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The future can be bright for companies whose boards set high expectations from technology. Others may not fare so well.


This series explores how the board of directors can help the company leverage technology to create a differentiated customer experience and sustainable competitive advantage. Let’s take a look into the future and anticipate how this view from the board may play out.

Looking Ahead

Digital transformation may be thrust upon you, but then it’s probably too late. Your competitors, including startups and companies you may never heard of, are looking to disrupt your business. Now is the time for the board to challenge management to leverage technology. If you wait too long, you may spend years playing catch up – or worse.

If your CIO is not business first and technology second, then the board and CEO must decide if it’s the right fit. Given the opportunity, many CIOs will make the shift in mindset and strategy. Some cannot. If your CIO Is not able to align with, and drive, enterprise strategy, then it’s best for the business and the CIO to part ways. That doesn’t mean there’s not a role for the current CIO. I was brought over the top of the IT leader in two large companies. In both cases, the former incumbent thrived in a role reporting to the CIO. And the businesses were able to apply technology in ways they never realized before.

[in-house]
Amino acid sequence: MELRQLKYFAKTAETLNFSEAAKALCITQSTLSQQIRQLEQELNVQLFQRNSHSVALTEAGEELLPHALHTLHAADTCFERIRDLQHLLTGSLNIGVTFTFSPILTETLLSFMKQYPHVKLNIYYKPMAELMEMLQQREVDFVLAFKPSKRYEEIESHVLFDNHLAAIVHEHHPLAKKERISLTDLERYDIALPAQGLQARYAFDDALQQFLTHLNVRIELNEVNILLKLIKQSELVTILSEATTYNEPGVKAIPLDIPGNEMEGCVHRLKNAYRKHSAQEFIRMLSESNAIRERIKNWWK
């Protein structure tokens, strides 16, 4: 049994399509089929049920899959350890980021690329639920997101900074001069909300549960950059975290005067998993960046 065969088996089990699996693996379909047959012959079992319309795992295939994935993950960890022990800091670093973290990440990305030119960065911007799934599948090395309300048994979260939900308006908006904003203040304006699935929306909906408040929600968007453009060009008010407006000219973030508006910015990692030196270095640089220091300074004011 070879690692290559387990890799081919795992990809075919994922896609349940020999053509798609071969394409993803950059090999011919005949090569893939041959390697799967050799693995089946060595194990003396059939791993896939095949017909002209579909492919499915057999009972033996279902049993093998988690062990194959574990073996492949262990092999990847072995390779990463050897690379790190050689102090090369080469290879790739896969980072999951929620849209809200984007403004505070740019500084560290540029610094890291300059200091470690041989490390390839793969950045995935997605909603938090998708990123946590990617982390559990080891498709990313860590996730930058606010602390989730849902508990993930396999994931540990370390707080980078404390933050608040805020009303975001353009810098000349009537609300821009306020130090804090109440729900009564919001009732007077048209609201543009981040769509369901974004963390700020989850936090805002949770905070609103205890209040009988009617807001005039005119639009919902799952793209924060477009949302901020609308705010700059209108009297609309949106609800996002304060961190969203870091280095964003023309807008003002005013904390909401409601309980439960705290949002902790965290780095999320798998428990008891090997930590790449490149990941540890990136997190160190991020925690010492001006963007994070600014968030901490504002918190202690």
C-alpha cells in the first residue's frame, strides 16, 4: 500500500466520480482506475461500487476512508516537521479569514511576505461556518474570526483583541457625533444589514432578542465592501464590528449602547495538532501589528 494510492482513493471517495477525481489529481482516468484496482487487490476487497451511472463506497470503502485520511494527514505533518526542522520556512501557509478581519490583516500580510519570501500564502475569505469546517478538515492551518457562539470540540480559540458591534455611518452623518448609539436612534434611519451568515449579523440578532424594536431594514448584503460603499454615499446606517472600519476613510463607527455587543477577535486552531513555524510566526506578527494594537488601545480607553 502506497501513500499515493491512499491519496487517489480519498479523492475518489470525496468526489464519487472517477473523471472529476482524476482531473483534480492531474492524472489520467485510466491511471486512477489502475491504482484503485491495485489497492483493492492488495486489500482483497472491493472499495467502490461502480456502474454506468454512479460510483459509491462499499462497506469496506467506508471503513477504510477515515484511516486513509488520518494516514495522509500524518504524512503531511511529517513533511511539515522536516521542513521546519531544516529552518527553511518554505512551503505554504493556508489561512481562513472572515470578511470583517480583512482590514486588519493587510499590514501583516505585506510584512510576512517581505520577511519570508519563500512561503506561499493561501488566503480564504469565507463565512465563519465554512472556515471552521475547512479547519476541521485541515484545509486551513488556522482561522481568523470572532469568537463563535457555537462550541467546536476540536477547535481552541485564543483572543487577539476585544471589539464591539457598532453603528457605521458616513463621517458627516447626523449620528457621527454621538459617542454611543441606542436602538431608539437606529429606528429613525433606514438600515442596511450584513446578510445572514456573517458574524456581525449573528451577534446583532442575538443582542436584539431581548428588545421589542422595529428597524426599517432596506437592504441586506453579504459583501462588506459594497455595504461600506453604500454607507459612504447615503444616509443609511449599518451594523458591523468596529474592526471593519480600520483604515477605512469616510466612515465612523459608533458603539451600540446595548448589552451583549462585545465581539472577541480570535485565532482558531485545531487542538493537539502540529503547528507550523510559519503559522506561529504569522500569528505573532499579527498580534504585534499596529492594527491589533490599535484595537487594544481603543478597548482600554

Perfection is a journey, not a destination. Many companies fail to measure the value of IT. When they start to measure IT, the metrics may be good or bad, or they may not be meaningful with no baseline to compare. That doesn’t matter. What matters is that we now have a starting point. The board then needs to see continuous improvement and measurable results from the application of, and management of, technology. We’ve written a lot on Measuring the Value of IT, the IT Value Journey, and IT Value Creation. See our blog at https://WolffStrategy.com/blog/ or contact us for more information.

There was an exciting phenomenon that started 30 or 40 years ago. We saw IT leaders becoming general managers, division presidents, COOs, and CEOs. That was because IT was supporting nearly every business operation and IT leaders were gaining a comprehensive and deep understanding of the business. Now, as technology plays a much more strategic role in the business, we’ll see more and more savvy CIOs serving on corporate boards. What better way to challenge management to leverage technology than to have solid CIO experience on the board?

Data is the new gold. While the board has long been concerned about return on assets, they will start to include data in that analysis. More companies are understanding the value of their data and are finding ways to use analytics and artificial intelligence to drive better informed business decisions, like targeting new markets, improving the supply chain, and more.